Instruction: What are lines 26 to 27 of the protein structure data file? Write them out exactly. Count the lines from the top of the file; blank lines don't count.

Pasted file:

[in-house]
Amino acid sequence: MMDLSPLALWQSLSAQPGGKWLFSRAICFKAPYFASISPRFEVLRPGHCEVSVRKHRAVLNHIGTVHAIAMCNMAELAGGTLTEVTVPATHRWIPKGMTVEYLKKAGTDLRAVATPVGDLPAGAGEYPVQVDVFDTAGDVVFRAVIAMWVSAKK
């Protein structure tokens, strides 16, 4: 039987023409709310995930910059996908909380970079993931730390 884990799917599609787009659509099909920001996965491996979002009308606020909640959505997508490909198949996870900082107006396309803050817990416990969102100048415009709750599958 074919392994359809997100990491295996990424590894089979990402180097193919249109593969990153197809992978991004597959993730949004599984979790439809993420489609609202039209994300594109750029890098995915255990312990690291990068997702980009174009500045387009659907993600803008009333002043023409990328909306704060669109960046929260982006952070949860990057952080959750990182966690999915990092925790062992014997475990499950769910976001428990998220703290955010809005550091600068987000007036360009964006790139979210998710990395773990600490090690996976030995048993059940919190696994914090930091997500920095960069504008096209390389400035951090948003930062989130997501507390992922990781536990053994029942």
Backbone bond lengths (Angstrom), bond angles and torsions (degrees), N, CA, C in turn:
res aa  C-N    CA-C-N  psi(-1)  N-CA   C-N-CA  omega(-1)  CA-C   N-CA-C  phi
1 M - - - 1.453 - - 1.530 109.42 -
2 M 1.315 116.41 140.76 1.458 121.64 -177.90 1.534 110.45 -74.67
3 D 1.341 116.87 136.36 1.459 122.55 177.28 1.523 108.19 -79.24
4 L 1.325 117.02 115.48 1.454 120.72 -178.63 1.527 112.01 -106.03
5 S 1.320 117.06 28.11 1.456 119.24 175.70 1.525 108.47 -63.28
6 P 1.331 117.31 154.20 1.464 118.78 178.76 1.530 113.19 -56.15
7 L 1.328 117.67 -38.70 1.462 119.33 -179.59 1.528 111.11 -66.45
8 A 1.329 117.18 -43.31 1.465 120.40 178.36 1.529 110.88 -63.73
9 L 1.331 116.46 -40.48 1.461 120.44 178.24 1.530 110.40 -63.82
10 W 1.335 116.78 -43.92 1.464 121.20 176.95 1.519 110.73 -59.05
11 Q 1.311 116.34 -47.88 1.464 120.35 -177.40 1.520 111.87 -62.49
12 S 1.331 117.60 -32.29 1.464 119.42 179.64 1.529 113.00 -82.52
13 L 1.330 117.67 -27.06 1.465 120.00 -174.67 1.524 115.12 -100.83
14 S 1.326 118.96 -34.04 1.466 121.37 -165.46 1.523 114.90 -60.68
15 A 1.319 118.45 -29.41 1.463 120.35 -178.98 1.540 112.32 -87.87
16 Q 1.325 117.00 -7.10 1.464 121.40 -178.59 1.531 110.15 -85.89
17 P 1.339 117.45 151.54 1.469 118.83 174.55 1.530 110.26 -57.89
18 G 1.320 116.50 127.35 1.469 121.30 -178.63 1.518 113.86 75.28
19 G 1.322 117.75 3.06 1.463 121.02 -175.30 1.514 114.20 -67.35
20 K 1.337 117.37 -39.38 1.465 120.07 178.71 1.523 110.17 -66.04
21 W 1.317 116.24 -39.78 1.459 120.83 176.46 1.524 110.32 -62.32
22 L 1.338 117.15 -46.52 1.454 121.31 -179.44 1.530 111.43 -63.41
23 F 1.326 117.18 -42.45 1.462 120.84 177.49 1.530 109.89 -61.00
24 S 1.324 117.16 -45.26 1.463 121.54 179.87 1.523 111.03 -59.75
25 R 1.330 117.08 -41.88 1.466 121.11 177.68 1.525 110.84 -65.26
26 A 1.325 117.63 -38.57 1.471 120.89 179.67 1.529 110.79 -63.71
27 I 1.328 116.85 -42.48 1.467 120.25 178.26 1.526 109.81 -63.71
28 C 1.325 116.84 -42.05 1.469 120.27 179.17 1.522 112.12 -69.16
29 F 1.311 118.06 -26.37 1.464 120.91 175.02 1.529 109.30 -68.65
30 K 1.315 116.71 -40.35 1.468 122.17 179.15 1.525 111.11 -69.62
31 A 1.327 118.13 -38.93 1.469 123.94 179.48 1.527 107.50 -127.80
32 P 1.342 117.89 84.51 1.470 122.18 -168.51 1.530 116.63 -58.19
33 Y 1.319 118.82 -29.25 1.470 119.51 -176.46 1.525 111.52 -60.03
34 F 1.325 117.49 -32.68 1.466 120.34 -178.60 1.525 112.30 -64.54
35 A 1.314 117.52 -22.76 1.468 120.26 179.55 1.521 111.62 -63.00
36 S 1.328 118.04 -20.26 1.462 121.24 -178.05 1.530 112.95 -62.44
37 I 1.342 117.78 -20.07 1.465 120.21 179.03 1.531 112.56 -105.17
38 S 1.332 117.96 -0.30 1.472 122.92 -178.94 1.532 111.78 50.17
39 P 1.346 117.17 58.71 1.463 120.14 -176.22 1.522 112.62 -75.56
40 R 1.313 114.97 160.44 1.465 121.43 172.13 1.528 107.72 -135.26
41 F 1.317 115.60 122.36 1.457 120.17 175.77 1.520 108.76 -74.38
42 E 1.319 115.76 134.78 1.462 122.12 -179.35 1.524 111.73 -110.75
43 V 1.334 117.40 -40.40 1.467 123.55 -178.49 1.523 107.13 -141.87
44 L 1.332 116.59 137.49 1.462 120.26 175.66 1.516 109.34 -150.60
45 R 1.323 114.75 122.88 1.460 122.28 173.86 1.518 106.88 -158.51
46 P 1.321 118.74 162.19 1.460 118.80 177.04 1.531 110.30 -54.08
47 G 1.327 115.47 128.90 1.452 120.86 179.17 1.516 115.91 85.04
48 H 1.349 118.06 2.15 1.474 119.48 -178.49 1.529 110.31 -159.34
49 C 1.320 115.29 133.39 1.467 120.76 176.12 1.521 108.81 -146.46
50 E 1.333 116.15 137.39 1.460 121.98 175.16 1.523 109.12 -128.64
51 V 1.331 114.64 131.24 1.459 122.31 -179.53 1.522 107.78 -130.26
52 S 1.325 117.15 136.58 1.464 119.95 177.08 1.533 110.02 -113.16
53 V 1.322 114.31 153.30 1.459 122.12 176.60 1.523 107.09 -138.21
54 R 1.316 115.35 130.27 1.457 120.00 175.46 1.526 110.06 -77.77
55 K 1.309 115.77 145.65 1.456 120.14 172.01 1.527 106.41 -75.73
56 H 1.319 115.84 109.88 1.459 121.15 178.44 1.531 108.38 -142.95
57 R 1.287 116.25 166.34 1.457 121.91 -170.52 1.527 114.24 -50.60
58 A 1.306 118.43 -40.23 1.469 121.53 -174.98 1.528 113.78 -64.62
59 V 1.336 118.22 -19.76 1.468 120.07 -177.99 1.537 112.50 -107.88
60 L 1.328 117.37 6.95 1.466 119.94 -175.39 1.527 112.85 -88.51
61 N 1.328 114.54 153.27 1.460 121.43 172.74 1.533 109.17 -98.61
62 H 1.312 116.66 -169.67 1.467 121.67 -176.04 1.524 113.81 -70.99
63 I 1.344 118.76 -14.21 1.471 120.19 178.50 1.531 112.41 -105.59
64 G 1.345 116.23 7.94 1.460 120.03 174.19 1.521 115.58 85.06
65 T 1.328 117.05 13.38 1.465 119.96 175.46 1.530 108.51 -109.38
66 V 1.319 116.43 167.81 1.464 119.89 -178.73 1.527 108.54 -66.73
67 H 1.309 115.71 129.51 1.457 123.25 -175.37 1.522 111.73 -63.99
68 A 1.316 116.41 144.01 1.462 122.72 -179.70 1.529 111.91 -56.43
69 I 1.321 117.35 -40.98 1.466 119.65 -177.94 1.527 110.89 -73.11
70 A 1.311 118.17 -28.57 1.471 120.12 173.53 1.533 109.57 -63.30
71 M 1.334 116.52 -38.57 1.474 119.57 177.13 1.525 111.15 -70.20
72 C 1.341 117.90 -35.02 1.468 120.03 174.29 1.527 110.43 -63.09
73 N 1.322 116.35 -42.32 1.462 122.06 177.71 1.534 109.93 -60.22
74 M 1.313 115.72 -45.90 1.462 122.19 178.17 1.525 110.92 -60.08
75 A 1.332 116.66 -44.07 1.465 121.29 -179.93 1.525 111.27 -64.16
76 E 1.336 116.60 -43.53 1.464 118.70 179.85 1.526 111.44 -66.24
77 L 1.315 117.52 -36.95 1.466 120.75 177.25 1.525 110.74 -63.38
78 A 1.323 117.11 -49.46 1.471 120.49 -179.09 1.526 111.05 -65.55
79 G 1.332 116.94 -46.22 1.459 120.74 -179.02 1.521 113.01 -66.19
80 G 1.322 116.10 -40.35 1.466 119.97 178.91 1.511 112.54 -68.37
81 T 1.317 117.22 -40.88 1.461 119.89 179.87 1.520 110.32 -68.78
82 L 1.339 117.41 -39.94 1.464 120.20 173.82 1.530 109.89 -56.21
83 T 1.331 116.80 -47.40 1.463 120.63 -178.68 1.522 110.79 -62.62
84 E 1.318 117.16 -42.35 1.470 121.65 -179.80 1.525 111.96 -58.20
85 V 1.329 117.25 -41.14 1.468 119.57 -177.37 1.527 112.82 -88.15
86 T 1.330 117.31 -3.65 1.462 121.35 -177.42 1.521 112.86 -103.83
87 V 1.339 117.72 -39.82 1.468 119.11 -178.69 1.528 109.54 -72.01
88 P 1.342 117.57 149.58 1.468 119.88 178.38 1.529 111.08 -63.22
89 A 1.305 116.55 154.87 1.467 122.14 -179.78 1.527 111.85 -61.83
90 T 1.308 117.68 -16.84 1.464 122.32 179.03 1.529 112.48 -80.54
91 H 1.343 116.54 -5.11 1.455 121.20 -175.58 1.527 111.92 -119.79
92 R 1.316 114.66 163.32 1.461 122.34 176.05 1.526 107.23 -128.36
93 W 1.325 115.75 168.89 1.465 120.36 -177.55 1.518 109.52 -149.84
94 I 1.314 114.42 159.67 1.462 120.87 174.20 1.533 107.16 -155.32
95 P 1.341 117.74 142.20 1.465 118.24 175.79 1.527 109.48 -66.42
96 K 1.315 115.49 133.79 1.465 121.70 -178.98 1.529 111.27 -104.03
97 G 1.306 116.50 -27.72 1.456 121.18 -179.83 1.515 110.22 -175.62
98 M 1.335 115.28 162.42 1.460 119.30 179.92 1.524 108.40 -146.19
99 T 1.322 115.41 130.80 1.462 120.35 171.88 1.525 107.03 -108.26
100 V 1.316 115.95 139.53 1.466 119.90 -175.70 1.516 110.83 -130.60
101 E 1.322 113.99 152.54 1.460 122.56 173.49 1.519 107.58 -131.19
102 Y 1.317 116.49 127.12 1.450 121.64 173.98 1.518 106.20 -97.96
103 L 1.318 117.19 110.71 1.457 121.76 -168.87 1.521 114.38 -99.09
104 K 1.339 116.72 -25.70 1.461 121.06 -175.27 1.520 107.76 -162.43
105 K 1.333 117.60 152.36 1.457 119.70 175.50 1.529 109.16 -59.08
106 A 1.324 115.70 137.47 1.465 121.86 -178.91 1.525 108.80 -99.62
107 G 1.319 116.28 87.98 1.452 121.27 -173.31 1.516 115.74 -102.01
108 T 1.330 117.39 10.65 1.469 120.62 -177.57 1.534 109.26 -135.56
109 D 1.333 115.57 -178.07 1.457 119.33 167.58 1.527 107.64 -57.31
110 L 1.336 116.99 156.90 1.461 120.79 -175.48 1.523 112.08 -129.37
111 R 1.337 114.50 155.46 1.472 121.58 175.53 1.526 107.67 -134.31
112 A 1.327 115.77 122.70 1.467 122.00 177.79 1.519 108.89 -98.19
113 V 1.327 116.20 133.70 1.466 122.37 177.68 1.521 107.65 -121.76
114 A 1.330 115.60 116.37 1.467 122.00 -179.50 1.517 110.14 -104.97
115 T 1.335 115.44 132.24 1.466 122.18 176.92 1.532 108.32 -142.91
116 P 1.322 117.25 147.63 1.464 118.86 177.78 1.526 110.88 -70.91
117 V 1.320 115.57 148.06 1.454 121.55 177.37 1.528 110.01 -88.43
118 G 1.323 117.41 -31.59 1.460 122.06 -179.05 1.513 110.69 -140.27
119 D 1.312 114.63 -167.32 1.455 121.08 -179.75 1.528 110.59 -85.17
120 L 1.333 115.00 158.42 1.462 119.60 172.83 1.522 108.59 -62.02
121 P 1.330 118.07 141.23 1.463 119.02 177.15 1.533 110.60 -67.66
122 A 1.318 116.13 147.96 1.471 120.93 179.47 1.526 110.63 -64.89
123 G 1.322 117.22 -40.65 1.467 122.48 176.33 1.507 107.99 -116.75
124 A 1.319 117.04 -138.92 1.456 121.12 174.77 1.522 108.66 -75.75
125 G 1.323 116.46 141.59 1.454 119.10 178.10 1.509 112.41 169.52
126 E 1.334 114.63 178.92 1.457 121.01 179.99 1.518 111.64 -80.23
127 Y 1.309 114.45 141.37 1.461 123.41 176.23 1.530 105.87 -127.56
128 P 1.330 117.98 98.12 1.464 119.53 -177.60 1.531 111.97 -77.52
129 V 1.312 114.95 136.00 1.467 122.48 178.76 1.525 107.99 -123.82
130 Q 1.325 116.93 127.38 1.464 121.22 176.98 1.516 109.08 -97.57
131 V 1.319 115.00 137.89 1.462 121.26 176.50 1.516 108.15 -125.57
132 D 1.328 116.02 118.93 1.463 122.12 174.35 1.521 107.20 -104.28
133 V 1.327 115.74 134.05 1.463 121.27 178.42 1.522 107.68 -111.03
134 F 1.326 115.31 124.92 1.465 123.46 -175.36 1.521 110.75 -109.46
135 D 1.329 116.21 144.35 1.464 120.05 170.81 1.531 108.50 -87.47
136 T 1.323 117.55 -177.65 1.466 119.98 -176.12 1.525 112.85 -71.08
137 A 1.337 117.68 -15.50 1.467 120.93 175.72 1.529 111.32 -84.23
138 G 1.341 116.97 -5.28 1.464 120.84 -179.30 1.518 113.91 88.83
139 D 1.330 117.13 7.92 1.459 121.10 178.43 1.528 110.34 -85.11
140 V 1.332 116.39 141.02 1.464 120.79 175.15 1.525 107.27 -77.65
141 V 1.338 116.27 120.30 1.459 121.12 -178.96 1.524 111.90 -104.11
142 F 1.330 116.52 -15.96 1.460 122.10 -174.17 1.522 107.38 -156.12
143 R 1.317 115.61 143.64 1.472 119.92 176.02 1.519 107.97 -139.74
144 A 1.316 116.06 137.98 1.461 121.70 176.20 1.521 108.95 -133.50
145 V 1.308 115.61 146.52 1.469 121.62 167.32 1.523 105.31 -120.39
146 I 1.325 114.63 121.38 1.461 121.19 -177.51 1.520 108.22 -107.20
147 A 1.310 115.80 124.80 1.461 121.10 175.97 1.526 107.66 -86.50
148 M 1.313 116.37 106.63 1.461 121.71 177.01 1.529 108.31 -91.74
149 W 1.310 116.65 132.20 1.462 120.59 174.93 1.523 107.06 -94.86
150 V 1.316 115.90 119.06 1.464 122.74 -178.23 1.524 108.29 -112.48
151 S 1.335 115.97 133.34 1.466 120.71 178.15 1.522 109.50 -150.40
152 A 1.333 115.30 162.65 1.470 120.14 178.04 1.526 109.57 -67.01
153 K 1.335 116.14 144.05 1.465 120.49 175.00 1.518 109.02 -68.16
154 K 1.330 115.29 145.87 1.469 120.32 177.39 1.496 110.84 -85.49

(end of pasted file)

21 W 1.317 116.24 -39.78 1.459 120.83 176.46 1.524 110.32 -62.32
22 L 1.338 117.15 -46.52 1.454 121.31 -179.44 1.530 111.43 -63.41